Table Of Content:
What Is Leaky Gut Syndrome?
It is a proposed condition characterized by intestinal hyperpermeability. It is also known simply as “Leaky gut.”
What Causes Leaky Gut Syndrome?
- Eating without chewing foods properly
- Eating while stressed or on the run
- Excessive alcohol consumption
- Low stomach acid levels
- Deficiency of digestive enzymes due to consumption of cooked foods (the enzyme content of most foods is depleted once cooked)
- Eating plenty of fast foods and processed foods (such as processed grains and meat)
- Stressed and overworked liver, pancreas and gallbladder due to excessive intake of processed food
- MMR vaccine (measles, mumps and rubella immunization vaccine)
The disease may also arise due to use of the following drugs:
- NSAIDS (non-steroidal anti-inflammatory drugs, like ibuprofen, aspirin) 
- Steroid drugs
- Chemotherapeutic agents
- Birth control pills
What are the Signs and Symptoms of Leaky Gut Syndrome?
The condition is marked by bowel hyperpermeability, due to disruption of the zonula occludens or tight junctions (the fluid resistant barrier formed by joining of the cell membranes within the intestinal tissues). The damaged tight junctions allow partly digested food particles to move through the intestinal linings, leading to various symptoms.
- Bloating 
- Muscle cramps
- Brain fog
- Shortness of breath
- Chronic fatigue
- Hair loss
- Skin rashes or hives
- Joint pain
- Weight gain and obesity
The disease may hamper the functioning of the immune system, leading to various liver and bladder problems, as well as conditions like fever, food allergies and malnutrition. It may also cause recurrent vaginal infections (such as yeast infection) in women.
What are the Conditions Associated with Leaky Gut Syndrome?
Rather than considering it as a separate disorder, doctors regard leaky gut syndrome as an indication of the presence of some of the following chronic or acute diseases.
- Inflammatory bowel disease
- SIRS (systemic inflammatory response syndrome)
- Type 1 diabetes
- Multiple sclerosis
- Autoimmune diseases
- Chronic fatigue syndrome
- Systemic candidiasis
- Crohn’s disease
- Multiple chemical sensitivities
- Celiac disease (gluten intolerance)
- Irritable bowel syndrome (IBS)
- Ulcerative colitis
- Colon Cancer
Leaky Gut Syndrome Tests and Diagnosis
No diagnostic test is required to confirm it. However, doctors may perform some or all of the following procedures to detect any underlying disorder. These include:
- PolyethelyneGlycol (PEG) test 
- Digestive stool analysis, for monitoring the functioning of the digestive system to observe the absorption of proteins, fats and carbohydrates in the colon as well as to detect the presence of any bacterial infection like candidiasis and any other digestive dysfunction
- Blood tests, for detecting high levels of antibodies like IgA, IgG and IgM
- Skin allergy and sensitivity testing, such as skin prick test, patch test and blood radioallergosorbent (RAST) test
- Food allergy testing, involving elimination diet that rules out certain foods from the diet if suspected to be responsible for the symptoms
- Urine tests, for calculating the levels of eight essential amino acids that need to be absorbed from food as the human body is unable to produce them
- Live blood cell analysis, for monitoring the movements of the RBCs and the WBCs as well as the functioning of the immune system, the presence of free radicals and pathogens, functioning of the digestive system, presence of harmful bacteria, fungus and parasites, vitamin or mineral deficiencies and liver or pancreatic disorders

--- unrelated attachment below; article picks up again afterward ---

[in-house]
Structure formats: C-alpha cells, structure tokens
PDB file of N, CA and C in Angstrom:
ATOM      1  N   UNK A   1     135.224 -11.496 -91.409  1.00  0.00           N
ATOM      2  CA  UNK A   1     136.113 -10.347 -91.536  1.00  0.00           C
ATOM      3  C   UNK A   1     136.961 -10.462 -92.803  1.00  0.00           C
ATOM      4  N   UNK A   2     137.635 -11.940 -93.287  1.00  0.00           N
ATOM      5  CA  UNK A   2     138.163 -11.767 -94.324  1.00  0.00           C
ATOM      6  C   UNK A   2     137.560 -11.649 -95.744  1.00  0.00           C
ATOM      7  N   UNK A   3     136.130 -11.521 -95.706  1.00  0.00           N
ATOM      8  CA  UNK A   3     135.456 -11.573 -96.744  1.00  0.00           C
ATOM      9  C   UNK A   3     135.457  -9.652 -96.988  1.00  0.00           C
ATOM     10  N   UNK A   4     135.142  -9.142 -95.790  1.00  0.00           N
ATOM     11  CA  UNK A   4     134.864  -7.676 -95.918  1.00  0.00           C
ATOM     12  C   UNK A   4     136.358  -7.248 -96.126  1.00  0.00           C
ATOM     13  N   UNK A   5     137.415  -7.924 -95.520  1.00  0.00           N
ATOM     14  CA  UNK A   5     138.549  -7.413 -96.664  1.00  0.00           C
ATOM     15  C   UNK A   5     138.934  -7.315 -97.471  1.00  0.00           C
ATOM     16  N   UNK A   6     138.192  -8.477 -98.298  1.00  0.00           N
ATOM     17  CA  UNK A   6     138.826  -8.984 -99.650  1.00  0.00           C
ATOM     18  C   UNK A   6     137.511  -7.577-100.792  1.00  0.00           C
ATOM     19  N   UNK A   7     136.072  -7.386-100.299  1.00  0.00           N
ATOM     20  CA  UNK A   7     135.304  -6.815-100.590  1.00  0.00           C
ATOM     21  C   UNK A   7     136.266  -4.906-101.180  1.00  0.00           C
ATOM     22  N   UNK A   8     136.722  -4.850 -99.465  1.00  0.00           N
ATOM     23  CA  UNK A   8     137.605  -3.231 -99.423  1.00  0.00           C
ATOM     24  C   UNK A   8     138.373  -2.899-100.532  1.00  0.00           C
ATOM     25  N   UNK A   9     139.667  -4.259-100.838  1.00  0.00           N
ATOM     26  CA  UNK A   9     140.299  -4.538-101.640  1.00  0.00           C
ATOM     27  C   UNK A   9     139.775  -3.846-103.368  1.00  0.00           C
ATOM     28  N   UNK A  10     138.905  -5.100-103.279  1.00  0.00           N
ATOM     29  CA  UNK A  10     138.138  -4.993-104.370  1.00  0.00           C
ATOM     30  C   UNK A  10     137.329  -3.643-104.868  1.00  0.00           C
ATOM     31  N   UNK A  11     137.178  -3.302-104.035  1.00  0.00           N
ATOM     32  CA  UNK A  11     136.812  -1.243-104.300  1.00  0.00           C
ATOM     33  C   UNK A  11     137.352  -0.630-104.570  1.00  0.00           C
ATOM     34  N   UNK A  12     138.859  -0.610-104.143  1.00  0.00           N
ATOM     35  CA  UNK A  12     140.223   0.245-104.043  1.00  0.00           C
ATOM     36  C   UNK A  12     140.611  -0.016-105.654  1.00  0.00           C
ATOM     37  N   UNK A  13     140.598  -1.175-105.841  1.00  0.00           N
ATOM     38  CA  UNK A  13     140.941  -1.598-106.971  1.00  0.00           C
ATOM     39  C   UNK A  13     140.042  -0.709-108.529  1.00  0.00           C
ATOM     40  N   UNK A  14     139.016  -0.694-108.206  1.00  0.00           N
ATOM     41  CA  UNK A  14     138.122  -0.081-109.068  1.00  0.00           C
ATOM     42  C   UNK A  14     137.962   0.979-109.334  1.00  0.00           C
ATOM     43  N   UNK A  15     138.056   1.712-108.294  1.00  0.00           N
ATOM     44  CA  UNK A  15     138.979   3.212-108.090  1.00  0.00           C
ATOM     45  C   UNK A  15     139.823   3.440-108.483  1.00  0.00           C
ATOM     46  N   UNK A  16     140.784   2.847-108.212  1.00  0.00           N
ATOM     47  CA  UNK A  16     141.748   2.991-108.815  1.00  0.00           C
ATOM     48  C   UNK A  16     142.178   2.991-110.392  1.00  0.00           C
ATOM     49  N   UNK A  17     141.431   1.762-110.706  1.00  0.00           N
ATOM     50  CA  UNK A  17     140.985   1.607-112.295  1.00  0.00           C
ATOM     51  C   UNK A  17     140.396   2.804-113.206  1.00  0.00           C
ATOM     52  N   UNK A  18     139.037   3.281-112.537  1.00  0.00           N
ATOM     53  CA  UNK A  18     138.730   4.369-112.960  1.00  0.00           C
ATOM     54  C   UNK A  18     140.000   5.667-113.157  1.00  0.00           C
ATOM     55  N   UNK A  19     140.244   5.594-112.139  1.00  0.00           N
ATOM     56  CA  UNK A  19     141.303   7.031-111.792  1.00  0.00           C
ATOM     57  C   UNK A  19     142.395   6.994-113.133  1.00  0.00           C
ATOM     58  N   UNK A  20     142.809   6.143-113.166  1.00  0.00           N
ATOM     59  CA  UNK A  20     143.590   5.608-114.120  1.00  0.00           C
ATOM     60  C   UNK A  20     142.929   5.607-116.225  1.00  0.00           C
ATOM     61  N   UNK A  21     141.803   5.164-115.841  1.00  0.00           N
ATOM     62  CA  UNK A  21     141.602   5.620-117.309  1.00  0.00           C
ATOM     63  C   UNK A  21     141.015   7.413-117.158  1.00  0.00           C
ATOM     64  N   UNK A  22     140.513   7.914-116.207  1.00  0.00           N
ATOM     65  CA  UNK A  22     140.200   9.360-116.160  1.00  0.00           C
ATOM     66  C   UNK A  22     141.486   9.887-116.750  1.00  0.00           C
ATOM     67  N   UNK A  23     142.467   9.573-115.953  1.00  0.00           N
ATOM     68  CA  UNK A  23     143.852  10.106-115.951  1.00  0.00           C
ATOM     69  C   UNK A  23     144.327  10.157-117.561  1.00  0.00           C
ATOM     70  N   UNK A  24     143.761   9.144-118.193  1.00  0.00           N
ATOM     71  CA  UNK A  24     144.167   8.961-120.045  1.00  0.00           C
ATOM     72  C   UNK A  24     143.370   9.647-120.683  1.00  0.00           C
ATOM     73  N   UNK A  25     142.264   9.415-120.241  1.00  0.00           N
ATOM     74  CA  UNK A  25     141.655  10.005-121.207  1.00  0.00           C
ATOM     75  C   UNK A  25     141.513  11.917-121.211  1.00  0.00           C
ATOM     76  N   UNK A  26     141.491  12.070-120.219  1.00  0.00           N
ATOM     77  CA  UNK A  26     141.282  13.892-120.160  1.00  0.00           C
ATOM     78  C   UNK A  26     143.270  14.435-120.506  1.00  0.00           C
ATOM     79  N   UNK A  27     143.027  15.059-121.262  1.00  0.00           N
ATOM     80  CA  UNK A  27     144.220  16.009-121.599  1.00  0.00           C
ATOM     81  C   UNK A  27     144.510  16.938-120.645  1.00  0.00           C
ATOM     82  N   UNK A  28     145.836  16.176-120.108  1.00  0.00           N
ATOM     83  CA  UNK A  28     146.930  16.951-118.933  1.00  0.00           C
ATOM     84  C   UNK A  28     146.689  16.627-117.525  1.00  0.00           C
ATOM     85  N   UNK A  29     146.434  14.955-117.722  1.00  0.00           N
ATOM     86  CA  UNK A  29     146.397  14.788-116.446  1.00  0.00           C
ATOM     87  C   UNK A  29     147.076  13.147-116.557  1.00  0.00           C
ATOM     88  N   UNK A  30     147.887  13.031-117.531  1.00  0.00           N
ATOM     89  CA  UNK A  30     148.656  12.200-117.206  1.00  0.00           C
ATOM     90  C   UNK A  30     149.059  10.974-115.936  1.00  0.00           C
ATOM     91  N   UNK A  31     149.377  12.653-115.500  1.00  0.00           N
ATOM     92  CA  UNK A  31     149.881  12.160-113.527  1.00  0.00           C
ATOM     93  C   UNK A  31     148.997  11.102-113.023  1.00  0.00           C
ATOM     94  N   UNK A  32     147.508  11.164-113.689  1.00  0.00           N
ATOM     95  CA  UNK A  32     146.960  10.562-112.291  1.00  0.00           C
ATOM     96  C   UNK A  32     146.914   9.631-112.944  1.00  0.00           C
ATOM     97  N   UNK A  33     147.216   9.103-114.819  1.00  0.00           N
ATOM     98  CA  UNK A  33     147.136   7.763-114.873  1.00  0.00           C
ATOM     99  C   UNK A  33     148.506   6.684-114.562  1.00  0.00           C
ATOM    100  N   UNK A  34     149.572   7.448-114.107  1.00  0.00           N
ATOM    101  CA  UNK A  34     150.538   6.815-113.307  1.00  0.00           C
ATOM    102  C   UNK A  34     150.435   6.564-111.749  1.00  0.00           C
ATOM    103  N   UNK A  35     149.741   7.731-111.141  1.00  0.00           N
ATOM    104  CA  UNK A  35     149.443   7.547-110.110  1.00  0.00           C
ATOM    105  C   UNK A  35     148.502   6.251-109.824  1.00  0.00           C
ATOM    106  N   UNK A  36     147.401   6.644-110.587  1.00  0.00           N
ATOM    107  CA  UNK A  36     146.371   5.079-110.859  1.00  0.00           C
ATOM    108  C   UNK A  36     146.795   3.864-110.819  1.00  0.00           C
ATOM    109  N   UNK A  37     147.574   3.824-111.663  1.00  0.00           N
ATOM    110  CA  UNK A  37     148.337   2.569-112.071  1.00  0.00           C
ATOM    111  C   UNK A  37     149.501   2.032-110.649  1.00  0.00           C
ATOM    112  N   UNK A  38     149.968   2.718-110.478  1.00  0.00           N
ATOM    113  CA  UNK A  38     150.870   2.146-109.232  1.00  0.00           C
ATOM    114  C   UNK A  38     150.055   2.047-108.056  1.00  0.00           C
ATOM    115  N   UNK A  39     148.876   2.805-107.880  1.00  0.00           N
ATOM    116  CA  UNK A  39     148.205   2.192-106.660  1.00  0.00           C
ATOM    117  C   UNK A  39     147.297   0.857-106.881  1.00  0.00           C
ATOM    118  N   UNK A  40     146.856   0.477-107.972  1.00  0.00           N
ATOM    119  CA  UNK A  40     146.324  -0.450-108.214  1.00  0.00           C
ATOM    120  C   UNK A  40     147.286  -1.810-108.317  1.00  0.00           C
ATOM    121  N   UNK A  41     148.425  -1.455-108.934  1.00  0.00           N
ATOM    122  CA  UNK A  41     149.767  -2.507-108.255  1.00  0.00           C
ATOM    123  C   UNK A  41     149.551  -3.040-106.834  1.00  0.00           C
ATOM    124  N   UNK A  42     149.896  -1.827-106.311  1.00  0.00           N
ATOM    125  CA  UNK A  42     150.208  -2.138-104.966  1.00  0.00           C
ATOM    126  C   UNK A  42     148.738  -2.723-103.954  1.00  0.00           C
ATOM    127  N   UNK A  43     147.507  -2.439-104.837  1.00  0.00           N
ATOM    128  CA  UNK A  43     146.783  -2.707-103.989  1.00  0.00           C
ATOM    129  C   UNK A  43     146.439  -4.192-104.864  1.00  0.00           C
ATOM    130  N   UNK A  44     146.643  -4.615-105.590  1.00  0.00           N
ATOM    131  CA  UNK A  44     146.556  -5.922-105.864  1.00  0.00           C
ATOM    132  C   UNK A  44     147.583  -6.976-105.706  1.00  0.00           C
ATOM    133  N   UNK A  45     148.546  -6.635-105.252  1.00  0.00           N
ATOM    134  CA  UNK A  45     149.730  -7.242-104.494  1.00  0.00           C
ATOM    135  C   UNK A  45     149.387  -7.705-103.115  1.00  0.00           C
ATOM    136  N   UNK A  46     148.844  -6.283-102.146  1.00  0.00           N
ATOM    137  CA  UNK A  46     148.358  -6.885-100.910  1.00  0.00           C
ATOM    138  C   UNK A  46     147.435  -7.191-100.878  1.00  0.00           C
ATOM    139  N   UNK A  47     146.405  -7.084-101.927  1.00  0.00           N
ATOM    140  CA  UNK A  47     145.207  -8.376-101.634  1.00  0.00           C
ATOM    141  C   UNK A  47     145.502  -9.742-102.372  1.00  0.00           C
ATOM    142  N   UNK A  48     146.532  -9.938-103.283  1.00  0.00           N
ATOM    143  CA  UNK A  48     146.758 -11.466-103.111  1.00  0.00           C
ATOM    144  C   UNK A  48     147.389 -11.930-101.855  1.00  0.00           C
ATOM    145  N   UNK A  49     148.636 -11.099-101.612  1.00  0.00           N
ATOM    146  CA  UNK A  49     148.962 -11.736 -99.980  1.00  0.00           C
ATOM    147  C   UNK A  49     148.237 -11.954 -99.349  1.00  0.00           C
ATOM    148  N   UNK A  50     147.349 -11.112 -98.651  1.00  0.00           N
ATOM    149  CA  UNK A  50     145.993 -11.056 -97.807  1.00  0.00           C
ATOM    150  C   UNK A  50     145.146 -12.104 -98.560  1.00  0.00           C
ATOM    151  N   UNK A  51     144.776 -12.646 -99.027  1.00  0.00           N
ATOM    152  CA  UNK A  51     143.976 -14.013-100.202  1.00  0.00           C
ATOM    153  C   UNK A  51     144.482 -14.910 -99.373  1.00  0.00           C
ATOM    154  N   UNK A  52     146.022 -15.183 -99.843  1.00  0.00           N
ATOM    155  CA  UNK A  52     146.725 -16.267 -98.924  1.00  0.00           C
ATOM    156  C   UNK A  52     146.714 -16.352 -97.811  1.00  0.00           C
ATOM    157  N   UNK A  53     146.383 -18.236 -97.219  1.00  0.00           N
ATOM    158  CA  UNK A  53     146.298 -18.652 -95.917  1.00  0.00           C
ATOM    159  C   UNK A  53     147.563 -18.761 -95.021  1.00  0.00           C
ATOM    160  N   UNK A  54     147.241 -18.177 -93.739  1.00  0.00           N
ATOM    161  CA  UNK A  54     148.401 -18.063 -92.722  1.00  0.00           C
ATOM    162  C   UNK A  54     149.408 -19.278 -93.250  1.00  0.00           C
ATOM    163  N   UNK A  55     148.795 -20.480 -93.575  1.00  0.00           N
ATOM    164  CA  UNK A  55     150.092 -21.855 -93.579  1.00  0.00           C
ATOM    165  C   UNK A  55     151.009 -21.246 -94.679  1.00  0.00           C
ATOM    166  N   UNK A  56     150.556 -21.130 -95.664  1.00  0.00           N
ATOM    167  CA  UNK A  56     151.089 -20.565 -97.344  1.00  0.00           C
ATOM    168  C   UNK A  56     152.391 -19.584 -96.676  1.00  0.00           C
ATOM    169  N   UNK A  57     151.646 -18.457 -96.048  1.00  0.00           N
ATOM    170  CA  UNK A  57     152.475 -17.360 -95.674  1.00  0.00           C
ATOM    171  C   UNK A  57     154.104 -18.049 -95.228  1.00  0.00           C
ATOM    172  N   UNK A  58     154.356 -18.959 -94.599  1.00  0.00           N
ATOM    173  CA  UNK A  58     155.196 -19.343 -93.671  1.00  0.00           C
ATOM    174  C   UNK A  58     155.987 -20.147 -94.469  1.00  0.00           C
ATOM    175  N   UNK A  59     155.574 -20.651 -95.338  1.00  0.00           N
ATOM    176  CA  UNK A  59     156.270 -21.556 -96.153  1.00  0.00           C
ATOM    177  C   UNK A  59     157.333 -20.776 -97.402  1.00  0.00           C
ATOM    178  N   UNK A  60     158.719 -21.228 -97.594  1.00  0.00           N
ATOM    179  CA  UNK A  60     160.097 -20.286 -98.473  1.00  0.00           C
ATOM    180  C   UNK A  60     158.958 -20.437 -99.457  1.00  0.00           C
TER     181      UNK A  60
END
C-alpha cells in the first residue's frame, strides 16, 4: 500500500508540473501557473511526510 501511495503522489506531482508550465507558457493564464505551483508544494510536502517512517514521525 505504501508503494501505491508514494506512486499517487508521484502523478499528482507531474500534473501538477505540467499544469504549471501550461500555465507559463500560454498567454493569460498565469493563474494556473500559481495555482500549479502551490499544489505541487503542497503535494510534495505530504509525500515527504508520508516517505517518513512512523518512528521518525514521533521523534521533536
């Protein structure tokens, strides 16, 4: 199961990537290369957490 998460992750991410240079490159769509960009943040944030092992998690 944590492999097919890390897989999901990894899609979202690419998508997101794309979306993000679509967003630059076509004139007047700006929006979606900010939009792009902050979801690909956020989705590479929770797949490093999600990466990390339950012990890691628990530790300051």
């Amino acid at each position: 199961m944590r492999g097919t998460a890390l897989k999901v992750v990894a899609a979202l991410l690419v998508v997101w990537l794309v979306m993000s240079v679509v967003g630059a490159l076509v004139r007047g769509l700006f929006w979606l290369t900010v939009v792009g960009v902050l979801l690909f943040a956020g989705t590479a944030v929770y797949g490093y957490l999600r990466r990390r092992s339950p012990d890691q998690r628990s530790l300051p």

How to Treat Leaky Gut Syndrome?
Treating the underlying condition generally helps to get rid of the symptoms of a leaky gut. However, certain dietary restrictions may be recommended to prevent further deterioration of the condition.
- Increasing the intake of fresh raw fruits and vegetables to get enough enzymes
- Including proper food combinations in the diet, avoiding protein-sugar combinations and fruit-oil combinations
- Drinking at least two liters of water per day outside of mealtimes; one can drink lukewarm water along with some lemon juice if preferred
- Leaving 4-hour long gaps between meals to allow the food to be digested properly 
- Replacing few meals with fresh, sugar-free fruit and vegetable juice
- Consuming high quality animal proteins such as fresh meat, fish and eggs
- Including healthy fats like olive oil and coconut oil in one’s daily diet
Foods to Avoid
- Sugars and sweeteners
- Packaged and processed foods
- Dairy products like yoghurt
- Carbonated beverage
- Canned or dried fruits
- Foods containing garlic (as garlic may aggravate the condition of the already damaged intestinal lining)
- Grains including wheat, rice, oats, corn and barley
- Beans, lentils and nuts
- Potatoes, tomatoes and mushrooms
In breast-feeding infants, treatment for leaky gut syndrome  may vary from one patient to another. It is advisable to consult a pediatrician regarding the foods ideal for sealing the damaged intestine. In most cases, it is recommended to delay the introduction of all starchy foods until an affected baby is at least 18 months old.
Certain nutritional and natural supplements are often recommended for healing an damaged intestine. It is advisable to seek immediate medical attention in case of any adverse side effects due to the use of these supplements.
- Vitamins A, B, C and E
- Digestive Enzymes
- Betaine Hydrochloric Acid
- Caprylic Acid
Alternative Treatment Options
These include the following herbal supplements:
- Slippery Elm
- Marshmallow root
- Aloe Vera
Homeopathic  and Traditional Chinese medicines  also claim to be effective in healing the intestinal damage.
Leaky Gut Syndrome in Animals
It is known to occur in animals like dogs, cats and horses, and cause various symptoms including ear infections, respiratory allergies, hair or coat problems, diarrhea and itchy skin.